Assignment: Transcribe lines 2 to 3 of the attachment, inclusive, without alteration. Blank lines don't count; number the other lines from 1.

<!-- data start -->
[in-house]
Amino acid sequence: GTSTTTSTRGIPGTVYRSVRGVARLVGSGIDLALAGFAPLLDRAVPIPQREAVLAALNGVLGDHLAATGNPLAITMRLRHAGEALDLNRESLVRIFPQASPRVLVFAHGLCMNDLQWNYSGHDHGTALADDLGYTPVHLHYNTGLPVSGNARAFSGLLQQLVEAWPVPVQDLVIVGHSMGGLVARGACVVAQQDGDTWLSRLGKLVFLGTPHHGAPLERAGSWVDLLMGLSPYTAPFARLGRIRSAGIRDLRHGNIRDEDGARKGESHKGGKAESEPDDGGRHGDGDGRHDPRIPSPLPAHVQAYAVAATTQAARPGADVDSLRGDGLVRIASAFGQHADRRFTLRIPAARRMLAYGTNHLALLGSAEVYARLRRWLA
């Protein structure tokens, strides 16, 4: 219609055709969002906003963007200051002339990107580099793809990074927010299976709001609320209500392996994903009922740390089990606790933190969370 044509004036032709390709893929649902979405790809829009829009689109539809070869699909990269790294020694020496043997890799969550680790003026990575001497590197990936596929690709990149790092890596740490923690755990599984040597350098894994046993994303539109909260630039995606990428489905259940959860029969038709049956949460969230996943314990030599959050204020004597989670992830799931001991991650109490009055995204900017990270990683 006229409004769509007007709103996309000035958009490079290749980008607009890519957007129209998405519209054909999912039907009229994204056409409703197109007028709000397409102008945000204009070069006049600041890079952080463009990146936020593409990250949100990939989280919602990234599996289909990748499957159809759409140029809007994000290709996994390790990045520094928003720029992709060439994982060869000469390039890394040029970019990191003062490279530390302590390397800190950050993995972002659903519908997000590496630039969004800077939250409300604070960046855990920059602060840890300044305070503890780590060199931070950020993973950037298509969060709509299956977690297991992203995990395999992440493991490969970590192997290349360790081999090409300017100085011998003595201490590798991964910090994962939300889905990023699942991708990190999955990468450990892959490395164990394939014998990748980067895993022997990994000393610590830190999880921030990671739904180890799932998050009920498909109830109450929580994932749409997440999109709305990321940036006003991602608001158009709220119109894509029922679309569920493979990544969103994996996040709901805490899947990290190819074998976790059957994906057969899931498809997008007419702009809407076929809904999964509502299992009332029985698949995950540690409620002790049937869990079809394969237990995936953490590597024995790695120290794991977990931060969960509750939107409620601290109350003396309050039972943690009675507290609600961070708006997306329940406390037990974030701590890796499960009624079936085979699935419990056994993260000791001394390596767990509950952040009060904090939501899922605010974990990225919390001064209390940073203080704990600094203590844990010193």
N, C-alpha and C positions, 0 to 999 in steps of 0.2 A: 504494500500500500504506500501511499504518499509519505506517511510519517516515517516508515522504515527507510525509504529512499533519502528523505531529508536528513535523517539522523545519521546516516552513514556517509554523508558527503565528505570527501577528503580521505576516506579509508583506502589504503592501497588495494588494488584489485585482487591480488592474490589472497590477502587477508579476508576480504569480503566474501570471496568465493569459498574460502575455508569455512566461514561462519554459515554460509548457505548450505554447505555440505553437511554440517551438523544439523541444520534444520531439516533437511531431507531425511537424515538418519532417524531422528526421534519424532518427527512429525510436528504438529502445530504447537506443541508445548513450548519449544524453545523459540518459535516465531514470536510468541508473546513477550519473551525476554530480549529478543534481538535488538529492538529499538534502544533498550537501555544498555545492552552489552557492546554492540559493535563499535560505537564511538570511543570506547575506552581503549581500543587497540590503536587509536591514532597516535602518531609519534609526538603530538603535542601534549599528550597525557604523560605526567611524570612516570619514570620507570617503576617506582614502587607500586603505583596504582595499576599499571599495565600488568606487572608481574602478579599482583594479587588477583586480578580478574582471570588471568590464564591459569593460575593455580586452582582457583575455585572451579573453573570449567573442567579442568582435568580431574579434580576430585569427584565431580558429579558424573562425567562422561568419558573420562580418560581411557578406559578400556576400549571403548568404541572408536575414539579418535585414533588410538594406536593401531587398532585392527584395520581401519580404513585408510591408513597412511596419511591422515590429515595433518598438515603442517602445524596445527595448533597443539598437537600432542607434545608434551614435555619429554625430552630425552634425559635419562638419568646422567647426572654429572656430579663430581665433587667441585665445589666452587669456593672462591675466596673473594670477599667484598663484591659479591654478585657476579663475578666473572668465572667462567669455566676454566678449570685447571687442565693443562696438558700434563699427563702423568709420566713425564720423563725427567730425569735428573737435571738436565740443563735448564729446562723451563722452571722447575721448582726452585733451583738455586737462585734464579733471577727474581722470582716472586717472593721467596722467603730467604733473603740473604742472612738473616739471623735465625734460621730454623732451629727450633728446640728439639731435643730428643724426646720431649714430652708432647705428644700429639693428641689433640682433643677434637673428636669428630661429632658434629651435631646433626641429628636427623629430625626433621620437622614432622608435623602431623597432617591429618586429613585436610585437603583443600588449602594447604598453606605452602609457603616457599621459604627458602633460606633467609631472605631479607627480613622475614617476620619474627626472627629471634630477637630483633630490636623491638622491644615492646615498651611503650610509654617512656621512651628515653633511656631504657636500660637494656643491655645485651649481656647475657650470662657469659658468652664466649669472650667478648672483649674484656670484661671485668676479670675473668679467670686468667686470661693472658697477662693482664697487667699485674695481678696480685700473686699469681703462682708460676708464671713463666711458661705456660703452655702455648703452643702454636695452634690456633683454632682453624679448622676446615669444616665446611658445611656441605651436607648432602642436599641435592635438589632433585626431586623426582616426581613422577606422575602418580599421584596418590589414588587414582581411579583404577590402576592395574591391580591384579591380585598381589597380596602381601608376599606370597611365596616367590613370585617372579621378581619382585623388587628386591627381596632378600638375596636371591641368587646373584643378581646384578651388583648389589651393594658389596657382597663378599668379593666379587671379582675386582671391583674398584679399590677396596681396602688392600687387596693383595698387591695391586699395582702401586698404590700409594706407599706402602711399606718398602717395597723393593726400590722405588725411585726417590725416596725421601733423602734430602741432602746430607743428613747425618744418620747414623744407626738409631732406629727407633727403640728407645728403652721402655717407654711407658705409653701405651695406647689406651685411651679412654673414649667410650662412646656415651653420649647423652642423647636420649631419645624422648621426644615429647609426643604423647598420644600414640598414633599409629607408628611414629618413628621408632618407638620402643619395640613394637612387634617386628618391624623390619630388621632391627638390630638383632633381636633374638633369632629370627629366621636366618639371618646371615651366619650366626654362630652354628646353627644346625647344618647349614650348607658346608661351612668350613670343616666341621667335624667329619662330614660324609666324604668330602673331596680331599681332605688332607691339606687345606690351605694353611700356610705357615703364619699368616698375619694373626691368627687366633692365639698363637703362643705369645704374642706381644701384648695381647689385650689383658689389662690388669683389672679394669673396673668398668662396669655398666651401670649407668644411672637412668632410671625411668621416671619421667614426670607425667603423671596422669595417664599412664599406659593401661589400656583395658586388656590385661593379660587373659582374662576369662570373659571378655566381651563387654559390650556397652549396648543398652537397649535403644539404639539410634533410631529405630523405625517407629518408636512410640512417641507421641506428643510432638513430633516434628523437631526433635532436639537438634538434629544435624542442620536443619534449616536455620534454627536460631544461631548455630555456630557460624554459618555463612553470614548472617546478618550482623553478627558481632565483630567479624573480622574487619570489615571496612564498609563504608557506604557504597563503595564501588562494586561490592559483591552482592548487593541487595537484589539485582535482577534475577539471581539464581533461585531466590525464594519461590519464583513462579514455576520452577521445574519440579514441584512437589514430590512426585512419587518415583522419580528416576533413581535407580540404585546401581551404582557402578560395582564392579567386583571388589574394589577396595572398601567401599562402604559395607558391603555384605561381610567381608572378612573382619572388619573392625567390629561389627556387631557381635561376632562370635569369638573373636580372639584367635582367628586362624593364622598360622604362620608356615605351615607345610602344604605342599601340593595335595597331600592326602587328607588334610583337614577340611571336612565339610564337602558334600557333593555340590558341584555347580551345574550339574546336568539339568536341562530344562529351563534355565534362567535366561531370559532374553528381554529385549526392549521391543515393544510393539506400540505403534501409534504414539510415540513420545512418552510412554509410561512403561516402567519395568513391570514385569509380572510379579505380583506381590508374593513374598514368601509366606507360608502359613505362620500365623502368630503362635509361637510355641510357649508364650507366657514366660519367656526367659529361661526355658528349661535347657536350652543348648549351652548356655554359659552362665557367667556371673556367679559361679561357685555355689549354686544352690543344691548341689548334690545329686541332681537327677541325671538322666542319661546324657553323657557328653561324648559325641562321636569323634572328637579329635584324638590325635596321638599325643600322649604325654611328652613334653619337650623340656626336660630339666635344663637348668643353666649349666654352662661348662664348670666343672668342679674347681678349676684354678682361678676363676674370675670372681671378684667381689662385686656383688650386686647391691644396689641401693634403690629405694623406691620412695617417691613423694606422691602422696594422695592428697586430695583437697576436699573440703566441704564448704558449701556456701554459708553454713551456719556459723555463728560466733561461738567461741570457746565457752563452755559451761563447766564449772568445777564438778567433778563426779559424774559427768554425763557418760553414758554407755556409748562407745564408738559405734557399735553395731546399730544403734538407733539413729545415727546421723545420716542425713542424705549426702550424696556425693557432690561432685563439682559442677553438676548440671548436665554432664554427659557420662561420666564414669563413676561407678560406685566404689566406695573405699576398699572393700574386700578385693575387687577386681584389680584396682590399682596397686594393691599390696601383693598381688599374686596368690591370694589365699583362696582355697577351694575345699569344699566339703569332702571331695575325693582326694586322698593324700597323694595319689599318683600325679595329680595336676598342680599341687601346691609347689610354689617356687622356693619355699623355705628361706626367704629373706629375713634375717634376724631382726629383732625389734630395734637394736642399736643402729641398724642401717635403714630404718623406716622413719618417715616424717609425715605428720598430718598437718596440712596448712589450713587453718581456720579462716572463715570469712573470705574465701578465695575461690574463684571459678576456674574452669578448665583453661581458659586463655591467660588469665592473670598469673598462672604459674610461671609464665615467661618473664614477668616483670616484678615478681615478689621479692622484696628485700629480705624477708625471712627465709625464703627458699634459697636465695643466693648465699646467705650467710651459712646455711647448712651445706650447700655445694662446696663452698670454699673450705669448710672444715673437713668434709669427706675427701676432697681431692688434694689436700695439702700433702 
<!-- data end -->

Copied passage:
Amino acid sequence: GTSTTTSTRGIPGTVYRSVRGVARLVGSGIDLALAGFAPLLDRAVPIPQREAVLAALNGVLGDHLAATGNPLAITMRLRHAGEALDLNRESLVRIFPQASPRVLVFAHGLCMNDLQWNYSGHDHGTALADDLGYTPVHLHYNTGLPVSGNARAFSGLLQQLVEAWPVPVQDLVIVGHSMGGLVARGACVVAQQDGDTWLSRLGKLVFLGTPHHGAPLERAGSWVDLLMGLSPYTAPFARLGRIRSAGIRDLRHGNIRDEDGARKGESHKGGKAESEPDDGGRHGDGDGRHDPRIPSPLPAHVQAYAVAATTQAARPGADVDSLRGDGLVRIASAFGQHADRRFTLRIPAARRMLAYGTNHLALLGSAEVYARLRRWLA
């Protein structure tokens, strides 16, 4: 219609055709969002906003963007200051002339990107580099793809990074927010299976709001609320209500392996994903009922740390089990606790933190969370 044509004036032709390709893929649902979405790809829009829009689109539809070869699909990269790294020694020496043997890799969550680790003026990575001497590197990936596929690709990149790092890596740490923690755990599984040597350098894994046993994303539109909260630039995606990428489905259940959860029969038709049956949460969230996943314990030599959050204020004597989670992830799931001991991650109490009055995204900017990270990683 006229409004769509007007709103996309000035958009490079290749980008607009890519957007129209998405519209054909999912039907009229994204056409409703197109007028709000397409102008945000204009070069006049600041890079952080463009990146936020593409990250949100990939989280919602990234599996289909990748499957159809759409140029809007994000290709996994390790990045520094928003720029992709060439994982060869000469390039890394040029970019990191003062490279530390302590390397800190950050993995972002659903519908997000590496630039969004800077939250409300604070960046855990920059602060840890300044305070503890780590060199931070950020993973950037298509969060709509299956977690297991992203995990395999992440493991490969970590192997290349360790081999090409300017100085011998003595201490590798991964910090994962939300889905990023699942991708990190999955990468450990892959490395164990394939014998990748980067895993022997990994000393610590830190999880921030990671739904180890799932998050009920498909109830109450929580994932749409997440999109709305990321940036006003991602608001158009709220119109894509029922679309569920493979990544969103994996996040709901805490899947990290190819074998976790059957994906057969899931498809997008007419702009809407076929809904999964509502299992009332029985698949995950540690409620002790049937869990079809394969237990995936953490590597024995790695120290794991977990931060969960509750939107409620601290109350003396309050039972943690009675507290609600961070708006997306329940406390037990974030701590890796499960009624079936085979699935419990056994993260000791001394390596767990509950952040009060904090939501899922605010974990990225919390001064209390940073203080704990600094203590844990010193």